CHHU Public Lecture, Bishkek: A Dombra that Plays Itself: Morals and Meaning in Traditional Tales
October 18th 2019, 16:00
Dr. Dana Sherry
Artistic Director, Silk Road House
Lecturer, Saint Mary’s College of California
He said, “Signs form a language, but not the one you think you know.”
I realised I had to free myself from the images which in the past
had announced to me the things I sought…
-Italo Calvino, Invisible Cities
Morals tend to be straightforward and didactic, and often tell us explicitly what we should take away from a story. In contrast, meaning is both more expansive and elusive. This interactive lecture blends a performance of the “Three Sisters” Kazakh fairy tale, with reflections on its meaning at different levels. How does the storyteller engage with the story, and how does that influence the listeners’ experience of it? How do individual perspectives of the listeners affect meaning? And how do the images in the story fit in the broader imagined world of Kazakh folk tales?
Ultimately, meaning comes from the space where narrative, narrator, listener, and living culture meet. Meaning is always in motion, evolving and changing as we change, and this lecture aims to deepen our understanding of this story, and perhaps our understanding of how meaning works through images as well.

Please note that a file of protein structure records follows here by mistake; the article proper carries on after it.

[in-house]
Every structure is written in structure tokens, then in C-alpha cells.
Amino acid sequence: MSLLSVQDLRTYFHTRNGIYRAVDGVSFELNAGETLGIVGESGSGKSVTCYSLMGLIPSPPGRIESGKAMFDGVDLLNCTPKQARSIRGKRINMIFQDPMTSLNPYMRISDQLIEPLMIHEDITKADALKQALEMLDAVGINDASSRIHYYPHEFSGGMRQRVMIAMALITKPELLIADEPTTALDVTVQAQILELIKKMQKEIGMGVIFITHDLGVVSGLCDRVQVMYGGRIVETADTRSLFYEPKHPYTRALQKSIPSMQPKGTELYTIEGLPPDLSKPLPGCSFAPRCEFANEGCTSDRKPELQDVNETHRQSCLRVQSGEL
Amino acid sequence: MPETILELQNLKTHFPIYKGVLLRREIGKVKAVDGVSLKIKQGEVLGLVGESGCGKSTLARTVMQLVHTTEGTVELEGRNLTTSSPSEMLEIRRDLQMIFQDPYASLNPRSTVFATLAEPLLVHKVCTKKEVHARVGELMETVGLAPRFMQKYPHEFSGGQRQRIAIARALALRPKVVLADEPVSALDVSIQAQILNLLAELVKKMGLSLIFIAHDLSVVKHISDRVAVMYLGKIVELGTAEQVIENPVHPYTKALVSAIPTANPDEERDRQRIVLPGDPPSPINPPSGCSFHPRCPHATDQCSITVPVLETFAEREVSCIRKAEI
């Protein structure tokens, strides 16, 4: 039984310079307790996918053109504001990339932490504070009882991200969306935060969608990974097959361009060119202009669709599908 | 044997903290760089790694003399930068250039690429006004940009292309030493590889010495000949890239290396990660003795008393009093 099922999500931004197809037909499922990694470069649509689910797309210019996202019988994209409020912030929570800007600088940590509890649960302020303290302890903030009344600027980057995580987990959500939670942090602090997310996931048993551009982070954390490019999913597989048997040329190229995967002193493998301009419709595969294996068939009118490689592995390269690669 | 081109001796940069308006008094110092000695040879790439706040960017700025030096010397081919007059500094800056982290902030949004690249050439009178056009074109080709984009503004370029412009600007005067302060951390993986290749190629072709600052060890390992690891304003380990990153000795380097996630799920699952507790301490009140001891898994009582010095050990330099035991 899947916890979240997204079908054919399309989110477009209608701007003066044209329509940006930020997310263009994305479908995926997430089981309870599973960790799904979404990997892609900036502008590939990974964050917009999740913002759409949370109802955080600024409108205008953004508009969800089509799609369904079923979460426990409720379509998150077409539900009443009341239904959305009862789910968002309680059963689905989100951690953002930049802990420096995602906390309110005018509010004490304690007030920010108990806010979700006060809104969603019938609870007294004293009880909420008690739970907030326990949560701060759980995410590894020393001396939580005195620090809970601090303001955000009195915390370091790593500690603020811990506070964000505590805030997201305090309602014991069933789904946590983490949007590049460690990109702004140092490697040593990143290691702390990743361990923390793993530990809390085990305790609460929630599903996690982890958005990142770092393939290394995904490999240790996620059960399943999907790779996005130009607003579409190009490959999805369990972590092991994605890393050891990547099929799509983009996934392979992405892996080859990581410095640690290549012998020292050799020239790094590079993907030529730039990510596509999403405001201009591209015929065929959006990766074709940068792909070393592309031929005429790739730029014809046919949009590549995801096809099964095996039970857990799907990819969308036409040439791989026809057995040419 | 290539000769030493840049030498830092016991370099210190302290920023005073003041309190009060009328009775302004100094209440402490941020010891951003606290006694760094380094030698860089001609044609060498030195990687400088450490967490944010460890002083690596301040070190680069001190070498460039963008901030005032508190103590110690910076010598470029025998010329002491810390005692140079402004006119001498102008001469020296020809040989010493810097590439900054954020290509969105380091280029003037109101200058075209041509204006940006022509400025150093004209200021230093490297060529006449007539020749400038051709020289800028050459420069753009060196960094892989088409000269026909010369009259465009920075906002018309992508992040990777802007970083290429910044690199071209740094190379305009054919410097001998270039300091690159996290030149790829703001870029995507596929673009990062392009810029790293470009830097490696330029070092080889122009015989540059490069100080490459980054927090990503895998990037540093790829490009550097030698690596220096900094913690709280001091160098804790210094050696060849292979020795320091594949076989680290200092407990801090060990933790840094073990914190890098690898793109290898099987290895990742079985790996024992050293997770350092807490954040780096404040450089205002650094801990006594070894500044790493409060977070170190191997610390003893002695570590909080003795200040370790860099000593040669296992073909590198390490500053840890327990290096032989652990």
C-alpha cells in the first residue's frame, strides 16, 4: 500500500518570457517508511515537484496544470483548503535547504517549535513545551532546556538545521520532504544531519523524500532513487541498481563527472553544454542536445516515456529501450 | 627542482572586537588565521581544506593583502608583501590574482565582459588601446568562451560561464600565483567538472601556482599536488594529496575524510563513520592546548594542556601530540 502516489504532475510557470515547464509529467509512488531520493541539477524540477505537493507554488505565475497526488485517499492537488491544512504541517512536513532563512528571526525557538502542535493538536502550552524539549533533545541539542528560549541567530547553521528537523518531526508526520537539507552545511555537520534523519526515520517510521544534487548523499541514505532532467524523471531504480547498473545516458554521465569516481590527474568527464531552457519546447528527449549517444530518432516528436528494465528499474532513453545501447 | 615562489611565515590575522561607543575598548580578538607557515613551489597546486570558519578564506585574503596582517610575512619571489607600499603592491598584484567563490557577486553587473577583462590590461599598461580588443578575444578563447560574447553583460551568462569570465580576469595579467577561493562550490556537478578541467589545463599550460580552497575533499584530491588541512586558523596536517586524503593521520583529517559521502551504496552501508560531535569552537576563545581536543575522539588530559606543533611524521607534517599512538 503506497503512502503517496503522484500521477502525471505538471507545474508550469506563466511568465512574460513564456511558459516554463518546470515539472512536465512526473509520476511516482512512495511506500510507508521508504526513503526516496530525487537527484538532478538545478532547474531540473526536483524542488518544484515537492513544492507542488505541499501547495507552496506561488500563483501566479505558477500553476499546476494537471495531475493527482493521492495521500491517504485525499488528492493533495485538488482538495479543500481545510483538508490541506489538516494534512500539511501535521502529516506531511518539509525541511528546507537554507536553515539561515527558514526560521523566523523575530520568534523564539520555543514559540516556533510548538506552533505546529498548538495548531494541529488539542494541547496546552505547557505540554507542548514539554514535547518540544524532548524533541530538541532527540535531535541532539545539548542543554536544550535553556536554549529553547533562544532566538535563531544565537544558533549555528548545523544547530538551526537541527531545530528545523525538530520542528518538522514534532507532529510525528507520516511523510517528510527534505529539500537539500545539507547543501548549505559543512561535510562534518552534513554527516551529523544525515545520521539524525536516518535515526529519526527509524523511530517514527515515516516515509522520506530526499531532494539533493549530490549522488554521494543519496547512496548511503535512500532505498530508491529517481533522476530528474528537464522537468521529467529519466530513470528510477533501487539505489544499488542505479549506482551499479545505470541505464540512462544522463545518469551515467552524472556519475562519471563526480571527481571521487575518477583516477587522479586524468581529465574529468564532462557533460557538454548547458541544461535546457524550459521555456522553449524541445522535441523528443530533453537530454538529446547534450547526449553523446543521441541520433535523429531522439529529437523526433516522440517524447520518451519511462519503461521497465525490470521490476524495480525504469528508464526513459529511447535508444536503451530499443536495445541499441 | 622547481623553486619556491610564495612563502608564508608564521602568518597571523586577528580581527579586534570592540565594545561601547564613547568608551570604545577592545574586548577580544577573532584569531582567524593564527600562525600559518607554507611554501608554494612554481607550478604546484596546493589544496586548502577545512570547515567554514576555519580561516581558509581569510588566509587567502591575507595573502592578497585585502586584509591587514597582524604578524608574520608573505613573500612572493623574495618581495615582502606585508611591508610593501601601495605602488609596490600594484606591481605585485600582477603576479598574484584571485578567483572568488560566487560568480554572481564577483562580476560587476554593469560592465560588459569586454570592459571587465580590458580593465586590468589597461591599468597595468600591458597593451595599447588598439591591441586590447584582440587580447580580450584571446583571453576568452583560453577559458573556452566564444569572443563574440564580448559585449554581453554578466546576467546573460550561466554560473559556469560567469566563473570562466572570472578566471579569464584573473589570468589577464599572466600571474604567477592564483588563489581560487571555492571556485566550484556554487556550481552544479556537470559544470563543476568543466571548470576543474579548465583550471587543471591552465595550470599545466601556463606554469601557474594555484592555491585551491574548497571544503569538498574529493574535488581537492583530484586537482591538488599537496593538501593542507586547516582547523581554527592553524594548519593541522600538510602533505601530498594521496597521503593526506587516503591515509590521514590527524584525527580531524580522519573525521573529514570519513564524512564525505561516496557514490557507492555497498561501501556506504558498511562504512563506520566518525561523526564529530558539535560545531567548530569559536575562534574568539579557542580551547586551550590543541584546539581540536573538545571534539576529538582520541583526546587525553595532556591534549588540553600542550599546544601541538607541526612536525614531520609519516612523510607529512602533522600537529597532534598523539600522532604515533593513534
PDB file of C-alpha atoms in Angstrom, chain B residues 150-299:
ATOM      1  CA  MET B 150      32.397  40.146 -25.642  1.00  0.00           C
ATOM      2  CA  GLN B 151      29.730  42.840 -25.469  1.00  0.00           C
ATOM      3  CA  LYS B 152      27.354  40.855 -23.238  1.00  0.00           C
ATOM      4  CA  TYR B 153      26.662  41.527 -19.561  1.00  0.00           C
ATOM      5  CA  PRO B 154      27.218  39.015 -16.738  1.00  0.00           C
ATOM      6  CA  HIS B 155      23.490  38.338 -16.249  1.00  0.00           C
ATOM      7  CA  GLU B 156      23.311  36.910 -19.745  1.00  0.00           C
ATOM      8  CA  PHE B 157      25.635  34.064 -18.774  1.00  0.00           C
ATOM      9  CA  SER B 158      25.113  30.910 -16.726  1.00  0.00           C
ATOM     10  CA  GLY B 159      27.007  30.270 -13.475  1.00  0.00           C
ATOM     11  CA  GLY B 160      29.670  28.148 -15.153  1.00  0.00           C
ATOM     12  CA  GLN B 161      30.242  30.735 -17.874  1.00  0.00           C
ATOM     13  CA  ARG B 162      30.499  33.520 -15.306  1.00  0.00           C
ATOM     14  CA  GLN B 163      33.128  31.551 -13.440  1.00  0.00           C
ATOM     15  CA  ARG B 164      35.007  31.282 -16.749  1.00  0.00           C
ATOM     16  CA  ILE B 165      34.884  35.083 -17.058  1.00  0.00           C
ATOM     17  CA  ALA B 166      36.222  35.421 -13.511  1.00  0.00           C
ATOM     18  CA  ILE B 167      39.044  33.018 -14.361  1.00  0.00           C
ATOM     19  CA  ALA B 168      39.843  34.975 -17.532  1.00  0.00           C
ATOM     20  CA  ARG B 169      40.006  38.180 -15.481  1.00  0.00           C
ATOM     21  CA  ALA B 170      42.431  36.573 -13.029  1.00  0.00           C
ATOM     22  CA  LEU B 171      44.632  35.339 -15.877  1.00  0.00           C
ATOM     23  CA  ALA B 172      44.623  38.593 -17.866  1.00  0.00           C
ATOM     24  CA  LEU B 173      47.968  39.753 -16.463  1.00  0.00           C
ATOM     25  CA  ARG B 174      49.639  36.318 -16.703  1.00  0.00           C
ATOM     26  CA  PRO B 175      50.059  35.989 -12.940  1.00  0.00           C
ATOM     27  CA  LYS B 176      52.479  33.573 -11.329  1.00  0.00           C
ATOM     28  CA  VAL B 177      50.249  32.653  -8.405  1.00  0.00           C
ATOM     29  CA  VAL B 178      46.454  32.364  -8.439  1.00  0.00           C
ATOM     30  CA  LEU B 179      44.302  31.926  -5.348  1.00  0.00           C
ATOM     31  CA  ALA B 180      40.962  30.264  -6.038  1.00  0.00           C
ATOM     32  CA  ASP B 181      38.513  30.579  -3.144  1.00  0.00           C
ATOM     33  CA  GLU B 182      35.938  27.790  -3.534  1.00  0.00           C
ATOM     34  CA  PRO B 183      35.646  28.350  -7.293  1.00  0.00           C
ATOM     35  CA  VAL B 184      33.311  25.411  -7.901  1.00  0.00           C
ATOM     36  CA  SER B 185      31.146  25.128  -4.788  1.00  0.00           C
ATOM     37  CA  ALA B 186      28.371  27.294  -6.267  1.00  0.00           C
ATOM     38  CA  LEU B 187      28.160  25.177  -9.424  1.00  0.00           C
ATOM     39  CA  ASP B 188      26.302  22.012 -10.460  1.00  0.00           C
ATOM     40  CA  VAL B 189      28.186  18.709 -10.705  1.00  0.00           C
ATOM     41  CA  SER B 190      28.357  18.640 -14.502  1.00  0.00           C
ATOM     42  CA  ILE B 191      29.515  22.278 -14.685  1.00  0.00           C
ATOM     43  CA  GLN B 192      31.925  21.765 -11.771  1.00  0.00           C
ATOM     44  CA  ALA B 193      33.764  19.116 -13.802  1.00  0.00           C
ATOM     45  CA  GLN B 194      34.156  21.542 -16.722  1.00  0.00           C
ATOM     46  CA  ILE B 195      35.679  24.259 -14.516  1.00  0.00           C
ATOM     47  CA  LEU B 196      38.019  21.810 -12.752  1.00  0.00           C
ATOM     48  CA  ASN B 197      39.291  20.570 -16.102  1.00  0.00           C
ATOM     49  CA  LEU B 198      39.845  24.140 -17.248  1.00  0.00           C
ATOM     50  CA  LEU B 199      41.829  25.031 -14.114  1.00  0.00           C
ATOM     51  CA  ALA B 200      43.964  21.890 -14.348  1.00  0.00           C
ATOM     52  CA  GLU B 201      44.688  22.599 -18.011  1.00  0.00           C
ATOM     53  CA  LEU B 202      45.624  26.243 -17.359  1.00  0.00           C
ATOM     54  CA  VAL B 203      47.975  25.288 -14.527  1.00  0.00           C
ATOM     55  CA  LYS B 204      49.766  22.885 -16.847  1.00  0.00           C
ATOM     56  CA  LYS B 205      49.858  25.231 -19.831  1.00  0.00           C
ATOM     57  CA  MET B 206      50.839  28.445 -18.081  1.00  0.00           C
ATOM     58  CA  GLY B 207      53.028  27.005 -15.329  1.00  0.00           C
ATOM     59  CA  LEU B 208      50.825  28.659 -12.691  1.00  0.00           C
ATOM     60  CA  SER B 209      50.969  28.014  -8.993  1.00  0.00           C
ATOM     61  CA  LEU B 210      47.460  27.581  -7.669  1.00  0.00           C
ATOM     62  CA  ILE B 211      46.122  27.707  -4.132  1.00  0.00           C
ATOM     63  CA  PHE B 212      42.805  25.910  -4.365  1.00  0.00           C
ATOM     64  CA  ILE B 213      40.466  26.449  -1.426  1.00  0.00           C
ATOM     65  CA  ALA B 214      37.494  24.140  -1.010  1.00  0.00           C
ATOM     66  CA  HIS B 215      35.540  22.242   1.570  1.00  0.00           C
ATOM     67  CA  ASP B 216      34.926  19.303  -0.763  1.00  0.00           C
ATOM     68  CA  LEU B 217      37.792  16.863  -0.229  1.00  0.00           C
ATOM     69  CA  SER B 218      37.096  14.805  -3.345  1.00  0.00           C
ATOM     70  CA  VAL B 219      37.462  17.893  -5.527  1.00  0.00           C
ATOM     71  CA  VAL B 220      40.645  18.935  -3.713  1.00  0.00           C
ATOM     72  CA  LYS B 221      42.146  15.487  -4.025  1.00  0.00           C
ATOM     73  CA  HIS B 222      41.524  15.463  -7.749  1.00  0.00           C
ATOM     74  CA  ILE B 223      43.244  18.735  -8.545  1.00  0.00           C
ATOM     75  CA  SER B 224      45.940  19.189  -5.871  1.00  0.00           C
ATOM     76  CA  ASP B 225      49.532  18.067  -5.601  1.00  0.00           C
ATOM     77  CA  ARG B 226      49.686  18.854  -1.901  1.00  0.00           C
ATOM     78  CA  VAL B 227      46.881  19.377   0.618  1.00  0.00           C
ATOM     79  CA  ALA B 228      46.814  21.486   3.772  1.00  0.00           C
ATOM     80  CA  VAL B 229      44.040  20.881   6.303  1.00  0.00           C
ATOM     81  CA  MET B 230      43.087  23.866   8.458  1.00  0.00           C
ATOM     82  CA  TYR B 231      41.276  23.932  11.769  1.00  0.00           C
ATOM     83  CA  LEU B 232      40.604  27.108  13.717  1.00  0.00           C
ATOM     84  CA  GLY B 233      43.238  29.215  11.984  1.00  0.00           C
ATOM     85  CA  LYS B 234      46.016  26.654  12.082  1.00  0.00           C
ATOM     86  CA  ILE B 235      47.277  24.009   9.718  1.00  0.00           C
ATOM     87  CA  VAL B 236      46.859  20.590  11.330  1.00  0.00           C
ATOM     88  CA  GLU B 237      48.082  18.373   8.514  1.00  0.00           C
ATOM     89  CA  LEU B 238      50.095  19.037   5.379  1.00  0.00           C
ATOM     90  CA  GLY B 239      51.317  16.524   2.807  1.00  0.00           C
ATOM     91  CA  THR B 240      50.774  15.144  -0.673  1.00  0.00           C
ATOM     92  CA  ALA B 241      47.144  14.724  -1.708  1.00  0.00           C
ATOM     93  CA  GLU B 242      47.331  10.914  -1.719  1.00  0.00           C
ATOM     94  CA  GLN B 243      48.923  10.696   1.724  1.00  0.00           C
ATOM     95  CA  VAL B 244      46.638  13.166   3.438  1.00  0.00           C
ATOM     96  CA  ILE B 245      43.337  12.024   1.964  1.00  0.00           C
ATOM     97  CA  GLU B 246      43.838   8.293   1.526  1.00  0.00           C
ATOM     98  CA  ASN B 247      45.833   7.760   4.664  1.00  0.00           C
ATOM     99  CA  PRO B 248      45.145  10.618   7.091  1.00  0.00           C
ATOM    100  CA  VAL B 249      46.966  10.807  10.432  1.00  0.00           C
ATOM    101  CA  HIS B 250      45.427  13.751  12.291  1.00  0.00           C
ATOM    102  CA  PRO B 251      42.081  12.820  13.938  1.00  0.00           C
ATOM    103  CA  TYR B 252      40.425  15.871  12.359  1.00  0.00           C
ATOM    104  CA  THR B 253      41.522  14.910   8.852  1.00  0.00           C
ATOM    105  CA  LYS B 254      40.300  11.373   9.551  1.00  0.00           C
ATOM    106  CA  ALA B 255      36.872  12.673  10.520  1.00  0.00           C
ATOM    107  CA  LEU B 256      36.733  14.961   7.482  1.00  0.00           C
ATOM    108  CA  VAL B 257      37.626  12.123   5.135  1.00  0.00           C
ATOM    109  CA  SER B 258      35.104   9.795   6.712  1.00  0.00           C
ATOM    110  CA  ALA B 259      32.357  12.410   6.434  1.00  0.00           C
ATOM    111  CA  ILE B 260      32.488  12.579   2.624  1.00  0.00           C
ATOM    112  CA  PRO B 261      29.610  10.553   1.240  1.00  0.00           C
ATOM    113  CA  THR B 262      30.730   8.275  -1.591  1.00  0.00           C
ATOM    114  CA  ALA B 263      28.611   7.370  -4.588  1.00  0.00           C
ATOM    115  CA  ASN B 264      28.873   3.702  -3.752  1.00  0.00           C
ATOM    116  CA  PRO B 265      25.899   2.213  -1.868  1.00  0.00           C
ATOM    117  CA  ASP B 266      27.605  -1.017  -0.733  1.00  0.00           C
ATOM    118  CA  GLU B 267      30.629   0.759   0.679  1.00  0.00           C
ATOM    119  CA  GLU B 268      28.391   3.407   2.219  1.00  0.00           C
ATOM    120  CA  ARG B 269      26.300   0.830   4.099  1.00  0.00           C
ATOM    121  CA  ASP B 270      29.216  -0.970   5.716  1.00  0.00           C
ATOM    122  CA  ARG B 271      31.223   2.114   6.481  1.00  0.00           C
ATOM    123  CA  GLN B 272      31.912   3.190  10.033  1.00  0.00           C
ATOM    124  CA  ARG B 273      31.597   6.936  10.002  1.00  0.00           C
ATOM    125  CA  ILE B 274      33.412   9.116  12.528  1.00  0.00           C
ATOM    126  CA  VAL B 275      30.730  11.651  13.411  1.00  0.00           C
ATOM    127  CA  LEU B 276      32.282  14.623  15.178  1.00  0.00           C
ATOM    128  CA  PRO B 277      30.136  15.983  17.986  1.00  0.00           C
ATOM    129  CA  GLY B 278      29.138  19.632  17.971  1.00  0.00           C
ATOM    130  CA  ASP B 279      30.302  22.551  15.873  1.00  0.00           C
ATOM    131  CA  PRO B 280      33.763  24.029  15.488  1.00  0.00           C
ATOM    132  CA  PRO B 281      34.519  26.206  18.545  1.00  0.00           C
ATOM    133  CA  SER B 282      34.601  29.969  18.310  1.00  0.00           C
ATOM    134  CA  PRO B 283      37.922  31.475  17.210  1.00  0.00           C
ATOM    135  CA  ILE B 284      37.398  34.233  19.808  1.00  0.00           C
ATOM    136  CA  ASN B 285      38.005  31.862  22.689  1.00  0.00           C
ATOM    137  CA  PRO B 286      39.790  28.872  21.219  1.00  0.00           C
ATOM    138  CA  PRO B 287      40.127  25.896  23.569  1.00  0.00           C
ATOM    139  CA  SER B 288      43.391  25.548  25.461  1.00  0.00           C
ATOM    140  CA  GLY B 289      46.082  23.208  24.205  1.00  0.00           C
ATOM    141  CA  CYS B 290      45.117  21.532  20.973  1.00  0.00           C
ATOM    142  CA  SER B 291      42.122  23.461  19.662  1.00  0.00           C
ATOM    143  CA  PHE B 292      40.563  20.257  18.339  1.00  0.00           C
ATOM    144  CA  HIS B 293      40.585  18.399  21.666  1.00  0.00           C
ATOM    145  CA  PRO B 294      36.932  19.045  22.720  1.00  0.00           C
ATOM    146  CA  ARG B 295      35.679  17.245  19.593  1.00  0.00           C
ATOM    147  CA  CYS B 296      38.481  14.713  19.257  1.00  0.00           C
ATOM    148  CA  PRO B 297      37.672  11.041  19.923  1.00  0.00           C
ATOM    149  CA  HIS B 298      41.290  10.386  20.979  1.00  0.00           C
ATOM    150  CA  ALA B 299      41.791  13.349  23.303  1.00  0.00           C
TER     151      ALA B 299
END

In 1993, Dr. Dana Sherry graduated from the Department of Slavic Languages and Literature at the University of California Berkeley, and continued her graduate studies at the University of Washington (Seattle) and the Central European University (Warsaw and Budapest). In 2007, she earned her Ph.D. in History at the University of California Davis (UC Davis) focusing on Russian imperial policies in the Caucasus. She has also taught courses in history and humanities at UC Davis and Stanford University, and is currently a lecturer at St Mary's College.
University of Central Asia
138 Toktogul Street
2nd Floor Seminar Room
The lecture will be delivered in English.
Ideas presented in this lecture reflect the personal opinion of the speaker and do not necessarily represent the views of the University of Central Asia and/or its employees.